An investment’s risk is usually defined as its standard deviation. The financial press and investment marketers cannot be faulted for defining risk as standard deviation. Reducing the concept to a single statistic makes it easy to understand. However, standard deviation expresses only one aspect of investment risk. It totally misses the more important human component: how you will behave in reaction to your wealth disintegrating in a crisis like the 2008 global financial meltdown. That’s what really matters in managing wealth strategically.
A 2023 Tax Break For Small Business Owners
With a recession more likely following the banking crisis in March, small business owners and those starting new businesses receive some relief from this new tax break that became effective in 2023.
Retirement Planning Basics, And Tips For 2023
Investments in Individual Retirement Accounts (IRAs) and other retirement accounts qualified under Federal law for tax advantages are the main source of funding retirement in America. The retirement financial system that the United States has built over many decades is a partnership between the U.S. government and private sector and it is unique to our free-enterprise capitalist system. Far from perfect, it’s complex but offers opportunities to build wealth and support a standard of living that is the envy of most of the rest of the world.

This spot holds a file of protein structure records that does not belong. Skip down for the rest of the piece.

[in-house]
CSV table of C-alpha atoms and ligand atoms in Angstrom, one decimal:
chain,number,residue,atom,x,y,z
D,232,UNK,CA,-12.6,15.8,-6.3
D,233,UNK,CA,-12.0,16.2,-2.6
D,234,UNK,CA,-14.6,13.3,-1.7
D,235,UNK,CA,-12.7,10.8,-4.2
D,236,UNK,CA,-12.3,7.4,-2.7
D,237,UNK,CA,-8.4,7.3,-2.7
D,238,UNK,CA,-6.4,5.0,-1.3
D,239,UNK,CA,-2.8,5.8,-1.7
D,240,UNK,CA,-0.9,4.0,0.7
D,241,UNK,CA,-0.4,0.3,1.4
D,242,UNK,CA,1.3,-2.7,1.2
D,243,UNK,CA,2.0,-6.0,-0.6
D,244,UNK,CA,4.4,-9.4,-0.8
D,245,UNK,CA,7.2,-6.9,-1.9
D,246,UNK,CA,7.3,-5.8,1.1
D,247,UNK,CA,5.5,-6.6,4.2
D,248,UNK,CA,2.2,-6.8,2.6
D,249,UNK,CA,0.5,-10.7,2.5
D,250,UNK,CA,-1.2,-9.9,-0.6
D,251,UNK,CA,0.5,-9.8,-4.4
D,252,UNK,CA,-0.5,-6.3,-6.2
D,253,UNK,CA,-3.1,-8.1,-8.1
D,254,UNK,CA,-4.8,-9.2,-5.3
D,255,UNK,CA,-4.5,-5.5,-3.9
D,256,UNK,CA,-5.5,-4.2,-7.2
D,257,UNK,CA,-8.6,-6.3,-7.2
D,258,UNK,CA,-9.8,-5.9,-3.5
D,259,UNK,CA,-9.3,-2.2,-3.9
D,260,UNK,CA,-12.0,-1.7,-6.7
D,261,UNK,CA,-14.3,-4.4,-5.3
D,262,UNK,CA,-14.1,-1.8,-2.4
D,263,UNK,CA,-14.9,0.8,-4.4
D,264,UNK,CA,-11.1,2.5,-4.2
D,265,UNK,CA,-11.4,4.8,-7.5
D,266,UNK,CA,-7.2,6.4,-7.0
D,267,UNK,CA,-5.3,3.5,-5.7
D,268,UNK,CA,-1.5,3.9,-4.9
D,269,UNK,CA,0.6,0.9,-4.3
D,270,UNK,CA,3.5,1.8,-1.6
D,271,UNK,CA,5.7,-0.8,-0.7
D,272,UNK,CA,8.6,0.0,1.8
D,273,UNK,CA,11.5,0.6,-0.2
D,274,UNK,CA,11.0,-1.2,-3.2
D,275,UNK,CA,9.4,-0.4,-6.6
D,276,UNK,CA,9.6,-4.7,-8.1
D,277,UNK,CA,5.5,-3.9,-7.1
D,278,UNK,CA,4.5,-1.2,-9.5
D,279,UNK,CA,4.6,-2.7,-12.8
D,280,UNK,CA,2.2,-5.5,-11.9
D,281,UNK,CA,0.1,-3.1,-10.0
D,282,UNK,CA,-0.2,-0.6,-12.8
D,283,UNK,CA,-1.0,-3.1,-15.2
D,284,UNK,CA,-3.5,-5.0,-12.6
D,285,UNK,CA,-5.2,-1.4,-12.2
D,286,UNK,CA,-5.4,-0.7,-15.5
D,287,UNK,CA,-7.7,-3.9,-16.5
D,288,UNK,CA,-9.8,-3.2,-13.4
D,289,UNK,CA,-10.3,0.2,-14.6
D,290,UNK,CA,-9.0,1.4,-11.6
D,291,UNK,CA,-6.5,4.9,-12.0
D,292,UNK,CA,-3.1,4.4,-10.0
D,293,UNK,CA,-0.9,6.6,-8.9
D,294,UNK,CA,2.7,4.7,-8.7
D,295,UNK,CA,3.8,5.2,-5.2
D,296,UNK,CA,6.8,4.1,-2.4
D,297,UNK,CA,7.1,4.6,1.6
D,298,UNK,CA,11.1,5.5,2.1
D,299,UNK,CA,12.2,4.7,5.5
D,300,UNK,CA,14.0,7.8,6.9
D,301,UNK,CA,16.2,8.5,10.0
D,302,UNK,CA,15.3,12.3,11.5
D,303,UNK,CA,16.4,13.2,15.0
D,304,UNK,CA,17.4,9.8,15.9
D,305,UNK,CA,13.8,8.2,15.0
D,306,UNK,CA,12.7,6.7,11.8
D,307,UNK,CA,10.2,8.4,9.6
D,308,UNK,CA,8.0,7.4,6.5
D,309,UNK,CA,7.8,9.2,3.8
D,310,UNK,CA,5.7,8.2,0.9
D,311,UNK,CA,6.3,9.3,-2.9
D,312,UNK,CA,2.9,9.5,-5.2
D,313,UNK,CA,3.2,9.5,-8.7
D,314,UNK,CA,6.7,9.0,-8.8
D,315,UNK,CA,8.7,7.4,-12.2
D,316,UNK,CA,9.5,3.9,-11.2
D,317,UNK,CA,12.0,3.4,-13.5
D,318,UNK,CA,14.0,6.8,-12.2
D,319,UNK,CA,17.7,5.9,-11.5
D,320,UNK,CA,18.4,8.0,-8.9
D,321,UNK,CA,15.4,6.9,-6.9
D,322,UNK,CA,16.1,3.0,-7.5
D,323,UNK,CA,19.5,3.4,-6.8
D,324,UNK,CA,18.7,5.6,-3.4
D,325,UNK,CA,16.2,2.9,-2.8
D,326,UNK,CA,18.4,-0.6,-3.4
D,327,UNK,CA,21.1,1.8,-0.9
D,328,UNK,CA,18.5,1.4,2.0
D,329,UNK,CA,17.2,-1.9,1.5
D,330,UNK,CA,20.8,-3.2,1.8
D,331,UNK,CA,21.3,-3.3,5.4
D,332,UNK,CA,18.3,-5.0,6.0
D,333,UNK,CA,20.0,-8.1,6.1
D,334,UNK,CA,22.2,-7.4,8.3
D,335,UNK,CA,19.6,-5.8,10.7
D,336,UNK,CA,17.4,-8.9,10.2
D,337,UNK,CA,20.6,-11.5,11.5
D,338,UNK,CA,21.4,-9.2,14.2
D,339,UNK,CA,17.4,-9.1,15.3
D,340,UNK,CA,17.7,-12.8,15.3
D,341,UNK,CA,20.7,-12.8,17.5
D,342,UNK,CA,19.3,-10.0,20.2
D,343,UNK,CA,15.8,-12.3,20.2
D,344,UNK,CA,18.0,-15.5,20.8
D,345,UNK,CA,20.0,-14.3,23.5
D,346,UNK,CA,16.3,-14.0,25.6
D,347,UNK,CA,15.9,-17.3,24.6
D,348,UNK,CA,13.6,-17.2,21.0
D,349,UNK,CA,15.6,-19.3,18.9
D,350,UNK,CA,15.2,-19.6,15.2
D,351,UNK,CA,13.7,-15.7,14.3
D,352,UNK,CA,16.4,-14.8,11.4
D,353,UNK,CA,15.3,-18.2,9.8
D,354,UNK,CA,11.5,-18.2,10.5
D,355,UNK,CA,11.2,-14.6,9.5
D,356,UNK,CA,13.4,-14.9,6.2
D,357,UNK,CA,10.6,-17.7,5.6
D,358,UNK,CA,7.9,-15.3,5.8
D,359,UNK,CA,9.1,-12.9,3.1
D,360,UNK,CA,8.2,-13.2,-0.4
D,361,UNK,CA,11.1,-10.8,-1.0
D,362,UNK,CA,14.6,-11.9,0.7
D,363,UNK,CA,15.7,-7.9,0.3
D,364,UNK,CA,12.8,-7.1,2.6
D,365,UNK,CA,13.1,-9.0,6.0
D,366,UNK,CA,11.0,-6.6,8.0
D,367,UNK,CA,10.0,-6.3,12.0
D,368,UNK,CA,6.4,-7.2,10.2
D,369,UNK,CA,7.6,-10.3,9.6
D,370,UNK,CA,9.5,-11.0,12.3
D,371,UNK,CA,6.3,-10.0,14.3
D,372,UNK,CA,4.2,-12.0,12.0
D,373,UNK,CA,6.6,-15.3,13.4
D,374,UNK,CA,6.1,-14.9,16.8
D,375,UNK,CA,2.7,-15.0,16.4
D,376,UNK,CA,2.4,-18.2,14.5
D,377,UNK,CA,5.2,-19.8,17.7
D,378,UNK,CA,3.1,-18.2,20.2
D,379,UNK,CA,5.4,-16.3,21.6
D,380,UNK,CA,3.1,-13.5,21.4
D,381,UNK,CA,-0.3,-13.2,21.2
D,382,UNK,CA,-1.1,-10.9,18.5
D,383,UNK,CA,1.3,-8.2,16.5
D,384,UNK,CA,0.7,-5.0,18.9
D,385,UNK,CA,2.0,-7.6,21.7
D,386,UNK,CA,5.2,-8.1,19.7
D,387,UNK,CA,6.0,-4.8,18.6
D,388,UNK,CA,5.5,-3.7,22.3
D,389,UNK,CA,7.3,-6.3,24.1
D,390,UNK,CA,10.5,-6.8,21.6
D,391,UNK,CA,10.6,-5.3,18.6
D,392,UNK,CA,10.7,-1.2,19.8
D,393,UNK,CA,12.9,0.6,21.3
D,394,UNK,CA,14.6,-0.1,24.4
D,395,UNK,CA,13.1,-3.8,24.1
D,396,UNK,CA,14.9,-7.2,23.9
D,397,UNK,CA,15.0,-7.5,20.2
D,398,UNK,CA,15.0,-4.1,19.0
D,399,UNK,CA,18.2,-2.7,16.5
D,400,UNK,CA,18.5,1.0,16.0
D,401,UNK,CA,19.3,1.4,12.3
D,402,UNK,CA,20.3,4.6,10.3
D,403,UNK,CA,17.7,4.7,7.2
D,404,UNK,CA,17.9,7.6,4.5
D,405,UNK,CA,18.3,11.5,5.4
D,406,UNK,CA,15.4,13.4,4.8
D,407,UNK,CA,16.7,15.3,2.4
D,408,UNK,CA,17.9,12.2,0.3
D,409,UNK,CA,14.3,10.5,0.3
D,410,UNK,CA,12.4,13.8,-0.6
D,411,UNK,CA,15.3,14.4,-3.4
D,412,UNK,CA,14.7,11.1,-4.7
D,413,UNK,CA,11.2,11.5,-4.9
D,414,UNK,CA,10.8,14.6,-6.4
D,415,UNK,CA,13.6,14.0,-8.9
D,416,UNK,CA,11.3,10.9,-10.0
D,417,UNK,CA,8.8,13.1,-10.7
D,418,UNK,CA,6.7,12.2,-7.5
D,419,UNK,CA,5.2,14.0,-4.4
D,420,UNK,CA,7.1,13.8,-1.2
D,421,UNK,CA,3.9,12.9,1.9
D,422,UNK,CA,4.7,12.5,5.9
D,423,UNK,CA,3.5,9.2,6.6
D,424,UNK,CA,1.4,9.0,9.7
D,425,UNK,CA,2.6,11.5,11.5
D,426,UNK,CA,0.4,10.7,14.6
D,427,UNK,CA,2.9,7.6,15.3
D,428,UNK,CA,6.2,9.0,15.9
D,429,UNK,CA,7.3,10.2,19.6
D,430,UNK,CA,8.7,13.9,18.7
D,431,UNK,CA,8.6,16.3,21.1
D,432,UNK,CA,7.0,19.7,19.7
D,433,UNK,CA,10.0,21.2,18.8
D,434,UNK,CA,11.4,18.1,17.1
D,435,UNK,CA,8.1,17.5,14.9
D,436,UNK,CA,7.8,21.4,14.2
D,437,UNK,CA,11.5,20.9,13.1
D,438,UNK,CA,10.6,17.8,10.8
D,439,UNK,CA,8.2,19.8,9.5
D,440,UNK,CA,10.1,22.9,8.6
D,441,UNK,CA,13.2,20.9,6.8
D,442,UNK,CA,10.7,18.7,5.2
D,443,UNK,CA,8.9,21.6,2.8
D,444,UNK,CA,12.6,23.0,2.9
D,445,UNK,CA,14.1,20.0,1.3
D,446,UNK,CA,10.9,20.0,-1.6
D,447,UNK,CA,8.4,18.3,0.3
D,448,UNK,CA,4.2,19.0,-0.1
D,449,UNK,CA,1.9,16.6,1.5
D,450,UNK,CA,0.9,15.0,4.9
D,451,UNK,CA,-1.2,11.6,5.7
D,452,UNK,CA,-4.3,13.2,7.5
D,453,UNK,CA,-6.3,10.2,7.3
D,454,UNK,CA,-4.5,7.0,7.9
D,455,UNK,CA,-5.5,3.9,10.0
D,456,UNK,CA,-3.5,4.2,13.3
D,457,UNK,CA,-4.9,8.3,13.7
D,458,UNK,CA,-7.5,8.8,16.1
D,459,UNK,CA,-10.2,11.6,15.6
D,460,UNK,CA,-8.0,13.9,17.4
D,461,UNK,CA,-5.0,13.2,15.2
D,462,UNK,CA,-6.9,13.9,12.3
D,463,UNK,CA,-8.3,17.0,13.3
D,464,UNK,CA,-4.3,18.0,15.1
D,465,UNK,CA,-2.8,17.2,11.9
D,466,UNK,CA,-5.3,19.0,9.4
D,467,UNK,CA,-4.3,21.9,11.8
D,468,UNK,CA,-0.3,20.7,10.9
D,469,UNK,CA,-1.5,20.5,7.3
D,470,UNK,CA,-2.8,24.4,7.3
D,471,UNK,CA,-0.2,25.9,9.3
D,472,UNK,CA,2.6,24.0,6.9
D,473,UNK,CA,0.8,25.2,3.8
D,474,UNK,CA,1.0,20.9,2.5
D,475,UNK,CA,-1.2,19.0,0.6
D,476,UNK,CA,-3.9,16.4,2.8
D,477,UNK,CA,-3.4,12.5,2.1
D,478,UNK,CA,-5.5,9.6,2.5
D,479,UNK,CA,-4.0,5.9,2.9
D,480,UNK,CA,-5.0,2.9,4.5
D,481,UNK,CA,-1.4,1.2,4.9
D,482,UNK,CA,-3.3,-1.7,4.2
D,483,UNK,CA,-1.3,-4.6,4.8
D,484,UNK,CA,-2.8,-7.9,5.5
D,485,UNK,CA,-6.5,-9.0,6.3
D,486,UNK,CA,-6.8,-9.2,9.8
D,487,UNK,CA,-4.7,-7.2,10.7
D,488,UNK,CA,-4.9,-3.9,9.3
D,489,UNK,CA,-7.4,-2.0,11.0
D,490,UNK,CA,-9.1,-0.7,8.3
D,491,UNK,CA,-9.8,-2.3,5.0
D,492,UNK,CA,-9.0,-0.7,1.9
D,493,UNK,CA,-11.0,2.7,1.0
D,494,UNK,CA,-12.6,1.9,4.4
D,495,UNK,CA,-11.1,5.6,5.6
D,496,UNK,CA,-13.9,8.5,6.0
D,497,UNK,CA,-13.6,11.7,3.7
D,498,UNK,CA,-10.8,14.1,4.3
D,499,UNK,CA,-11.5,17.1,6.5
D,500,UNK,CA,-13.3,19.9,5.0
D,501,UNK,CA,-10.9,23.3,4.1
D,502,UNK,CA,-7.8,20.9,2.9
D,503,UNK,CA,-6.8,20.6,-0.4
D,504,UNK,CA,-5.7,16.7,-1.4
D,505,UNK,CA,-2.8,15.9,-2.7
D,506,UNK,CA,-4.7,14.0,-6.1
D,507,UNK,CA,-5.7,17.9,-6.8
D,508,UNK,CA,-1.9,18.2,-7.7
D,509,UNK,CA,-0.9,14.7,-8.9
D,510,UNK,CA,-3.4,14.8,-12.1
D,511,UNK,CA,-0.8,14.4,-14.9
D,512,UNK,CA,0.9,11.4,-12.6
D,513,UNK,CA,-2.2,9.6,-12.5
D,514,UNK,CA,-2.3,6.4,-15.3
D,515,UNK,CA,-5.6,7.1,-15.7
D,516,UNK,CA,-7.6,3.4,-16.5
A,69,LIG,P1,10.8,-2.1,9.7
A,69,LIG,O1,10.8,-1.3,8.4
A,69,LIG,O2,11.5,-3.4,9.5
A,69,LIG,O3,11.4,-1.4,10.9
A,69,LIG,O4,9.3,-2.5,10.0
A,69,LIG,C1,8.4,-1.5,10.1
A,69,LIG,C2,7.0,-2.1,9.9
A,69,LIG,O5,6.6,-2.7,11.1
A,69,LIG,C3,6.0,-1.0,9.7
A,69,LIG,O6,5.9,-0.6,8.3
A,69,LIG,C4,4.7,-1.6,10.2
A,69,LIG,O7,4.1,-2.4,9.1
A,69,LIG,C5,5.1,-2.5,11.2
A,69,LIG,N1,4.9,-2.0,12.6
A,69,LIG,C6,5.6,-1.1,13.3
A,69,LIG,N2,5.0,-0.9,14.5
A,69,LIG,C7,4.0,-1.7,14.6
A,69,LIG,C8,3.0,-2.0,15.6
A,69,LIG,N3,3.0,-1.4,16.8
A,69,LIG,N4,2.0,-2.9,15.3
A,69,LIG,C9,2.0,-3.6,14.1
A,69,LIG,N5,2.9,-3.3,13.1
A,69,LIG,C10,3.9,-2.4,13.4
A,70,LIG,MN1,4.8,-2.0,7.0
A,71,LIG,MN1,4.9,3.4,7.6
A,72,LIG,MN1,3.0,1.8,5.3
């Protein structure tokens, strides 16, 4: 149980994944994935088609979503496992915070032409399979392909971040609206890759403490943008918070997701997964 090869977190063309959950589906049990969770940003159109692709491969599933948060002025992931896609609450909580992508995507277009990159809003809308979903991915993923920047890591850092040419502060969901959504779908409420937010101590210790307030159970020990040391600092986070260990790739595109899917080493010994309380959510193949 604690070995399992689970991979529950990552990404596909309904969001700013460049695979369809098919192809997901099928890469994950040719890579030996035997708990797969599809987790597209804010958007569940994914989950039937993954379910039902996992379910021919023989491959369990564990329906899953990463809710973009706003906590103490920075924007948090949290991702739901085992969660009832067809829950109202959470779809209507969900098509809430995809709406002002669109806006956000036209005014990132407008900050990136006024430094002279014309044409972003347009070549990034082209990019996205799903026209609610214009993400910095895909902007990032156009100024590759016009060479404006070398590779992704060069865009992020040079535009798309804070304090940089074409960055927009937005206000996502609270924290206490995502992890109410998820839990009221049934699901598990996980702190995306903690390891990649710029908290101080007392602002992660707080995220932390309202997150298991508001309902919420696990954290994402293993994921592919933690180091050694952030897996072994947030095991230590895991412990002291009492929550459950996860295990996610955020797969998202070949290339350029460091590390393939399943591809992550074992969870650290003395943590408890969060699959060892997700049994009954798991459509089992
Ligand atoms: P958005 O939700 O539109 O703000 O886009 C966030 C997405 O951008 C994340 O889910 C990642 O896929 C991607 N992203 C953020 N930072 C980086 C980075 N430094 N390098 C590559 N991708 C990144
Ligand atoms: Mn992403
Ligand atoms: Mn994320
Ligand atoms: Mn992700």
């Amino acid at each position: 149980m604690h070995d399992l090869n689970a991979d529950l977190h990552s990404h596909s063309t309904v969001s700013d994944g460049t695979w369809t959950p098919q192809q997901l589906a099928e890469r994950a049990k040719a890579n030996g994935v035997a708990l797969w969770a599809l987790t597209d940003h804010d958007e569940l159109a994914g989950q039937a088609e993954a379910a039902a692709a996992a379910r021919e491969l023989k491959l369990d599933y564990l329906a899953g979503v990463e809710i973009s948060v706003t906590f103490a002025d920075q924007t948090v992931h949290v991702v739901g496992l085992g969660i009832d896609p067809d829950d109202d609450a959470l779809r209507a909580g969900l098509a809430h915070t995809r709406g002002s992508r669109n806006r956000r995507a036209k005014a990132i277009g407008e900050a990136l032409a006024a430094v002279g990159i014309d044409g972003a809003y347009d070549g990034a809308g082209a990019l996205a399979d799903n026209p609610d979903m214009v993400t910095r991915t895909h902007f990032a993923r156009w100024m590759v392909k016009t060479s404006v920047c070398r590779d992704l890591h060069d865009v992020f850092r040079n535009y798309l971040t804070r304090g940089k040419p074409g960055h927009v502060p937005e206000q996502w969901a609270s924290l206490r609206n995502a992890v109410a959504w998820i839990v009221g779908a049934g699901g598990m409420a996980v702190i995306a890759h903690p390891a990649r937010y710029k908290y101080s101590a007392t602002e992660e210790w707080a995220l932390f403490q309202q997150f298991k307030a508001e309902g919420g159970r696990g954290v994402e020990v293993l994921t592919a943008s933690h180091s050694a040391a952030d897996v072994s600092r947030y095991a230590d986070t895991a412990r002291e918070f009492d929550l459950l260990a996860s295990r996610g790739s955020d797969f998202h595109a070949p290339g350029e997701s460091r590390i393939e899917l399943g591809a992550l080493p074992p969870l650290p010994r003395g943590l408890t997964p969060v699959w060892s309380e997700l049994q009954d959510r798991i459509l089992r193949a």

Mixed Economic Signals And A Bank Failure
The U.S. economy created 311,000 new jobs in February, exceeding expectations of 225,000, according to the Bureau of Labor Statistics. The unemployment rate edged upward to 3.6%, but remains just above its lowest point in decades.
Inflation Rose In January, Indicating Tight Monetary Policy May Continue Into 2024
The 12-month rate of inflation rose in January, according to newly released data. The Personal Consumption Deflator Expenditure (PCED), the inflation index cited by the Federal Reserve in its policy statements, rose to a 12-month rate of 5.4%. The annualized rate of inflation had been expected to decline, but it rose from 5.3% in the 12 months ended December 2022 to the 5.4% annualized rate. It was a disappointment. It means the aggressive monetary tightening campaign begun in March 2022 may be extended.